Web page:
News And Events
Keeping Teeth Healthy30 January 2018
Looking after your child’s baby teeth can help ensure their adult teeth come through healthy and strong. Your child’s first teeth (also called baby teeth) will help them to eat and speak well.
5 steps to protect your child’s smile:
- Brush teeth twice a day
- Use fluoride toothpaste
- Have regular dental check-ups
- Lift the lip every month to check for signs of tooth decay (holes)
- Choose healthy foods and drinks.
- Brush twice a day
As soon as your baby’s teeth start to show, start brushing twice a day. One brushing should be at night before your baby goes to bed. Use a small, soft brush and a smear of family fluoride toothpaste (for children 6 years old and over, a pea-sized amount).
Once your child is over one year old, brush their teeth for two minutes. Brush all around the inside surfaces, where the teeth meet the gums, and also the top chewing surfaces. Brush on the front of their teeth, all around the outside surfaces and close to the gums.
Teach your child to spit out the left-over toothpaste after brushing. Don’t rinse with water, because a small amount of fluoride toothpaste left around the teeth will help to protect them.
You may find it easier to stand behind your child and gently tilt their head back as you brush or lie their head on your lap.
As your child gets older it’s a good idea to let them try using their toothbrush after you have cleaned their teeth for them. Children need help to clean their teeth until they are around 8 or 9 years old.
Use fluoride toothpaste
Fluoride makes teeth stronger and reduces tooth decay (holes).
The Expert Advisory Group of the NZ Guidelines Group recommends to use:
- A smear of fluoride toothpaste for children up to and including 5 years old.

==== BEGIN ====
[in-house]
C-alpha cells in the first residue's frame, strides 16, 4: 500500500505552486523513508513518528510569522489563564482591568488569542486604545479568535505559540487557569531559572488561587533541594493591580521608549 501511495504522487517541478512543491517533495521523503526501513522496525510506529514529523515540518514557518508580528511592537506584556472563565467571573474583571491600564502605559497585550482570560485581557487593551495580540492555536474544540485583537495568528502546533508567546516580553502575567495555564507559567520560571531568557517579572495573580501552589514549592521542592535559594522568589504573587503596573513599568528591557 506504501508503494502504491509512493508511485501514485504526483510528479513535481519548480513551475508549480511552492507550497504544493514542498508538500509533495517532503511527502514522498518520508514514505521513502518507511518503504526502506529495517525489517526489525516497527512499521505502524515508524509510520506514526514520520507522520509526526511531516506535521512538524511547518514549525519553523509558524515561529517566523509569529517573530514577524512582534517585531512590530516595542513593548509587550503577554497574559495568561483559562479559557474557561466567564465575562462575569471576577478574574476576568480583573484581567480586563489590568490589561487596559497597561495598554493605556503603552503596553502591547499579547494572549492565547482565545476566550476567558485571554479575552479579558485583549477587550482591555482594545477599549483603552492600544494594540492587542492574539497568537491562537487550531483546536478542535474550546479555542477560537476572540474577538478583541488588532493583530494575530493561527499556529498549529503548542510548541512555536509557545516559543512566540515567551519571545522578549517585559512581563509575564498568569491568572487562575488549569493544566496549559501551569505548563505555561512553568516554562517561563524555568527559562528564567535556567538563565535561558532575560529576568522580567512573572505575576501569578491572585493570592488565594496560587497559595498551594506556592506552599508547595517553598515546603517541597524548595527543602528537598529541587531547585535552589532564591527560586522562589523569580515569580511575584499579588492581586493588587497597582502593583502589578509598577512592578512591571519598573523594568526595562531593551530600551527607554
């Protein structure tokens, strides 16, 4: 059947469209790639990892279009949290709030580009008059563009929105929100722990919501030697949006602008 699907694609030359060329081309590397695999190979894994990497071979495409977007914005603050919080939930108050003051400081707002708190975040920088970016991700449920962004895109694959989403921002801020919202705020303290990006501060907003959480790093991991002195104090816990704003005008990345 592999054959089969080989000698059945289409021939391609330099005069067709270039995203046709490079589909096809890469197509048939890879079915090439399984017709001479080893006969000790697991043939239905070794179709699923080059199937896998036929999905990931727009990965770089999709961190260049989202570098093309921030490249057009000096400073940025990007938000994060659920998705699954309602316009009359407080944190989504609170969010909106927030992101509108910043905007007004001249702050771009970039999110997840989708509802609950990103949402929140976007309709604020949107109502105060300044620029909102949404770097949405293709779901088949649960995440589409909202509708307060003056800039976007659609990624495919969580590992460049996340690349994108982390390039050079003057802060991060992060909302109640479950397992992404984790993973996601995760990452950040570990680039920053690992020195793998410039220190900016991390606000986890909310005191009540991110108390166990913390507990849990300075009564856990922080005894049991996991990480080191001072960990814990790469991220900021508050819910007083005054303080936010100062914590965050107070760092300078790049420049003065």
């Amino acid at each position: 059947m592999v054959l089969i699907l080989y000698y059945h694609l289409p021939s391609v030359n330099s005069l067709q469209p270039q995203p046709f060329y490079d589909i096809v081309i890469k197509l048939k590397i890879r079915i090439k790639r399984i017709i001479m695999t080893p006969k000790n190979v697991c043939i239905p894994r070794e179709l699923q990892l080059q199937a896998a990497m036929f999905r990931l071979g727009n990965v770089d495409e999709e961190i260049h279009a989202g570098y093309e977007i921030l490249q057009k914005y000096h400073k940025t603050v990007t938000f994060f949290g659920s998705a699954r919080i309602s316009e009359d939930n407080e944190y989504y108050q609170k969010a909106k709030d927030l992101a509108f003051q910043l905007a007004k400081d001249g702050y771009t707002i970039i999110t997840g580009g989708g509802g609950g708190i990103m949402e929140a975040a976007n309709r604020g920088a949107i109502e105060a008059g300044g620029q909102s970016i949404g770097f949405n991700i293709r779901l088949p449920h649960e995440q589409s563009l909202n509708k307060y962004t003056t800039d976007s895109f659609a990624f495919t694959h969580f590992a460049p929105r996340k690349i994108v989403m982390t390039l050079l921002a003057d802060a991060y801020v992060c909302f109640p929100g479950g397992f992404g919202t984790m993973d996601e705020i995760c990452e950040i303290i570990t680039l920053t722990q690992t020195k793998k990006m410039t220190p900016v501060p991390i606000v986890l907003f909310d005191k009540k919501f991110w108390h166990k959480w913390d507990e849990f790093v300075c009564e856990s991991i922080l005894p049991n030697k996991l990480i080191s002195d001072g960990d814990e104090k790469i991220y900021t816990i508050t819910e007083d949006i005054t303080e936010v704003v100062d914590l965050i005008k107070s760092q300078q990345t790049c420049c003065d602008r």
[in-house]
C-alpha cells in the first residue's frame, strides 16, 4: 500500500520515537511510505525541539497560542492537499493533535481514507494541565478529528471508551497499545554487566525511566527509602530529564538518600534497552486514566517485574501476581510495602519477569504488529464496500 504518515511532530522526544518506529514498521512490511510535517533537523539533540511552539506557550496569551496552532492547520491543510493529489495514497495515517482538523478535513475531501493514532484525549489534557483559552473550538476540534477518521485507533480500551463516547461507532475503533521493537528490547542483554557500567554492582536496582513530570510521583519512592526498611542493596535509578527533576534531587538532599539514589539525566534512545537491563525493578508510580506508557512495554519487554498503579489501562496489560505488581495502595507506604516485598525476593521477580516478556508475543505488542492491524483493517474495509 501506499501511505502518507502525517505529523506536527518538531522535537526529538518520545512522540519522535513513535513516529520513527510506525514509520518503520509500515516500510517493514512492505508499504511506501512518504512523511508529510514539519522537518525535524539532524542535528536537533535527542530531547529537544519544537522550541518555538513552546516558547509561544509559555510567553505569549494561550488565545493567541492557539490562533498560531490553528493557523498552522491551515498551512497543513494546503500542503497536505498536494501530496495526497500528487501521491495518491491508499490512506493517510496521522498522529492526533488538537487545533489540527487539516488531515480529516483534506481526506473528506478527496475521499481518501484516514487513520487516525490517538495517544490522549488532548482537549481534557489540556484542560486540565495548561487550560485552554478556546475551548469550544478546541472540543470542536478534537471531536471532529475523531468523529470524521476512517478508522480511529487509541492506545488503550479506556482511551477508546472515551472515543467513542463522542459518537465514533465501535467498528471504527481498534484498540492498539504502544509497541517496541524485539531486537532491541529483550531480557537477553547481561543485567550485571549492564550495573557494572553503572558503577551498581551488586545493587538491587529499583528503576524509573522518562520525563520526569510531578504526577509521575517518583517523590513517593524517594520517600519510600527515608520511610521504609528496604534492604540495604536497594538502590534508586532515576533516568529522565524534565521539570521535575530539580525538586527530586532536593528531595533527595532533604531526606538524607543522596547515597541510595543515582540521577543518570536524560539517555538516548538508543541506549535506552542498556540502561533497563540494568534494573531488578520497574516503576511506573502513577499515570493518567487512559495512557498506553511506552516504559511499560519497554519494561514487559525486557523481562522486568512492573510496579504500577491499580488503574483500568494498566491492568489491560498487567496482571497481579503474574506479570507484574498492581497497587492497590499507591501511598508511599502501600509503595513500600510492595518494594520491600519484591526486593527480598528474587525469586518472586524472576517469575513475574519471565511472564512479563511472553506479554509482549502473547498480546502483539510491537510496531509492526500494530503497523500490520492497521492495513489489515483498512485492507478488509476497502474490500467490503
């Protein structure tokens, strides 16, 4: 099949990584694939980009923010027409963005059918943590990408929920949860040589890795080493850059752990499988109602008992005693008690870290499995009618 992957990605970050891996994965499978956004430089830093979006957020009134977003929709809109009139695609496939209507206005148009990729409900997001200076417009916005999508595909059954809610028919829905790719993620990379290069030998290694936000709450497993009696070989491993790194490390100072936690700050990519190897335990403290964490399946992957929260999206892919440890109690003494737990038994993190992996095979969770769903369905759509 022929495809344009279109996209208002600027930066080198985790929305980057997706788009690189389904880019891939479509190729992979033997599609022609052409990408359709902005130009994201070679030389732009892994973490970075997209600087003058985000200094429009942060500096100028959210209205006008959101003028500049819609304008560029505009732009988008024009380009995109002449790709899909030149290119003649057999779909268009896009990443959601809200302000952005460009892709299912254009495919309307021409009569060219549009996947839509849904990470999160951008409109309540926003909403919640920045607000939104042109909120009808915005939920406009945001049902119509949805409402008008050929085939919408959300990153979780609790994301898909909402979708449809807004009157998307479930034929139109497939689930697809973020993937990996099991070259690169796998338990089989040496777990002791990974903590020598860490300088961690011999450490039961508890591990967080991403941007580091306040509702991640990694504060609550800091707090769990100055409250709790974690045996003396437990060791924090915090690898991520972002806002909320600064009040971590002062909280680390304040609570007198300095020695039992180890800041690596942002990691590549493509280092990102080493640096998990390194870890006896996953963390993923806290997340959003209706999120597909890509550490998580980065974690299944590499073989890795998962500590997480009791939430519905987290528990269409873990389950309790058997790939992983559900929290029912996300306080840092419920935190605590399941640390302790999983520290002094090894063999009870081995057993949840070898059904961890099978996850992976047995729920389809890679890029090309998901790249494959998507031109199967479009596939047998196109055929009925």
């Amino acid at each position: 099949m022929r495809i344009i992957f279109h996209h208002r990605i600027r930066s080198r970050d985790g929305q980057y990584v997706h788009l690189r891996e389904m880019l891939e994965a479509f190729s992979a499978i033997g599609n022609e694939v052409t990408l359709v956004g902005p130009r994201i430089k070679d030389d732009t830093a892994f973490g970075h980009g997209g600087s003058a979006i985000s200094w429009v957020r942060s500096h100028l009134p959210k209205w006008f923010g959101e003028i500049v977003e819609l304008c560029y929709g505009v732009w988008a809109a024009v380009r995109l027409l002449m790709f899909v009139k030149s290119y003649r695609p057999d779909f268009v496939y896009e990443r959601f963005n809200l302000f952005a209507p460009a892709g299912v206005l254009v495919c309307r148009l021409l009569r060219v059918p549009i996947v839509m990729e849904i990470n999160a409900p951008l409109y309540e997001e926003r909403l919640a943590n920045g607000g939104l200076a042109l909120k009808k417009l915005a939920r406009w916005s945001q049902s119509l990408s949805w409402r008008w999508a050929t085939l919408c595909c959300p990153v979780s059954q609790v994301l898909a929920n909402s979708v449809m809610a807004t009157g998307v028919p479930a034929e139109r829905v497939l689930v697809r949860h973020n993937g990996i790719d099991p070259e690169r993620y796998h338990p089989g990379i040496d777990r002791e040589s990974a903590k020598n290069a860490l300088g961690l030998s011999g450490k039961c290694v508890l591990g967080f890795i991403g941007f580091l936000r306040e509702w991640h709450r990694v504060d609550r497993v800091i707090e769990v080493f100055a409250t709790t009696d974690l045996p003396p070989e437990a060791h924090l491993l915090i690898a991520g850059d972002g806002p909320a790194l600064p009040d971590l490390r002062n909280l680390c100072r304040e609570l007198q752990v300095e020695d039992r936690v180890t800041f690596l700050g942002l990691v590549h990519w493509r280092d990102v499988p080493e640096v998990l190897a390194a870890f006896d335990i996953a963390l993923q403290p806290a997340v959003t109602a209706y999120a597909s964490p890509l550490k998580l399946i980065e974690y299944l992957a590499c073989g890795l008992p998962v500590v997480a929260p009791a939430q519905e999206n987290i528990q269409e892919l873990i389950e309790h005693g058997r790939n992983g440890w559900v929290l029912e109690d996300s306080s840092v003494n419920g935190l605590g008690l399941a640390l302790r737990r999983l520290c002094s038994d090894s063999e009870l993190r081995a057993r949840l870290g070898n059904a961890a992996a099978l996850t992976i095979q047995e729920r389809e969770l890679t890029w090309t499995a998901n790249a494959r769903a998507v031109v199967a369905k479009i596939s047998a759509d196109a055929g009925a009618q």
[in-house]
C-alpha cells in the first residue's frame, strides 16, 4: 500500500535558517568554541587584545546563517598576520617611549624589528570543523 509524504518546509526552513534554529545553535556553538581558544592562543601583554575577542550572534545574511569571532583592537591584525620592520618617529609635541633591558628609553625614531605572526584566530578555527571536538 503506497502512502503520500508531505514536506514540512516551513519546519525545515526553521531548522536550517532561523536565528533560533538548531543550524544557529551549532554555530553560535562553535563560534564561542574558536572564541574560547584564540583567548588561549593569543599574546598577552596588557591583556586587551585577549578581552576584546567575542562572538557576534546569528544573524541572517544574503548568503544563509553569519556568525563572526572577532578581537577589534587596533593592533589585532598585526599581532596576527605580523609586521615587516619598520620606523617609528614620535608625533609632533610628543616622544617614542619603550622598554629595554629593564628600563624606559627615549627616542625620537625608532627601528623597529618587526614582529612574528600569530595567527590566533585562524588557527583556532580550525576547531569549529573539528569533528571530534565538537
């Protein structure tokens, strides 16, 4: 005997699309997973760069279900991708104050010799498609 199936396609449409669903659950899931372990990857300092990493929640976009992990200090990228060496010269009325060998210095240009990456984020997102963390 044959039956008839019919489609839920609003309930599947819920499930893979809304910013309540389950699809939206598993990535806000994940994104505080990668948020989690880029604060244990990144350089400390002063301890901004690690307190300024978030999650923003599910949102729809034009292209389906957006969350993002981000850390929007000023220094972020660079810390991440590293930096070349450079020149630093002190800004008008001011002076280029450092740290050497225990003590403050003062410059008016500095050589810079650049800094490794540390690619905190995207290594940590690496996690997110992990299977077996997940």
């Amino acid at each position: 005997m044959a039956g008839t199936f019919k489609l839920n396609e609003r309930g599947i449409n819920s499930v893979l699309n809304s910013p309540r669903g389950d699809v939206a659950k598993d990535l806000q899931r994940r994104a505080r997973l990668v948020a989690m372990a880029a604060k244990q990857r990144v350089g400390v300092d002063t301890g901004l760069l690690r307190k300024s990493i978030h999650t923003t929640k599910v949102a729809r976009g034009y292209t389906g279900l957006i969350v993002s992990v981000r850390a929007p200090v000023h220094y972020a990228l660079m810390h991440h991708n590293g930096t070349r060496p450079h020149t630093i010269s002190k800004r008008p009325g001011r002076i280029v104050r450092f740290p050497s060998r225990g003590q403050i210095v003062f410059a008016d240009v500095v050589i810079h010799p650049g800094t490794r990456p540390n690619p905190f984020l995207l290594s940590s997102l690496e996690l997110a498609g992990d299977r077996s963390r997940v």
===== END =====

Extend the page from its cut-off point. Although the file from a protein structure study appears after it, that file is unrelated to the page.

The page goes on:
- A pea-sized amount of fluoride toothpaste for children 6 years old and over.
- Toothpastes of at least 1000 ppm are recommended for all ages, and should be used twice daily. To ensure that you purchase toothpastes that contain at least 1000 ppm fluoride look for packaging labels that say: ‘contains 0.221% sodium fluoride’ or ‘contains 0.76% sodium monofluorophosphate’.
Get free Oral Health Service care
Your baby is eligible for free check-ups from an oral health service. It’s important to enrol your child with the service as early as possible, so that you can arrange the first check-up. To enrol with a service or to make an appointment phone them on 0800 TALK TEETH (0800 825 583).
Regular check-ups increase the chances of finding and treating any tooth decay early. Your dental therapist will tell you how often your child should have a check-up.
Lift the lip every month
Gently lift your child’s top lip once a month to check inside their mouth. It’s a quick and easy way to see if tooth decay (holes) is present.
The Healthy Smiles website has videos on how to lift the lip. You can read about tooth decay and what to look for on the Plunket website.
If you are worried about your baby’s teeth, talk with your Well Child Tamariki Ora nurse, or with your doctor, or contact your Community Oral Health Service on 0800 TALK TEETH (0800 825 583).
Choose healthy foods and drinks
For drinks milk and water are best. Only these should be put in baby bottles or sipper cups.
Don’t put your baby to bed with a bottle. Going to sleep with a bottle of milk, a warm chocolate drink or juice will start to cause tooth decay. If they want to suck on something to settle themselves, it’s better to use a pacifier/dummy with no sweetener.
Around 6 months is a good time to prepare your baby for drinking from a cup. Start with water in a sipper cup and you will find it much easier to wean from the breast or bottle later. Your baby may be ready to start eating solid food at around six months of age. To protect your baby’s teeth, choose healthy foods and drinks. Sweet drinks, foods and fruit juices can cause tooth decay and cause your baby to develop a taste for sweet foods.
As your child gets older, to protect their teeth, give them sugar free snacks between meals such as fruit, fresh vegetables.
The above information is direct from the Ministry of Health, New Zealand. For more information visit www.health.govt.nz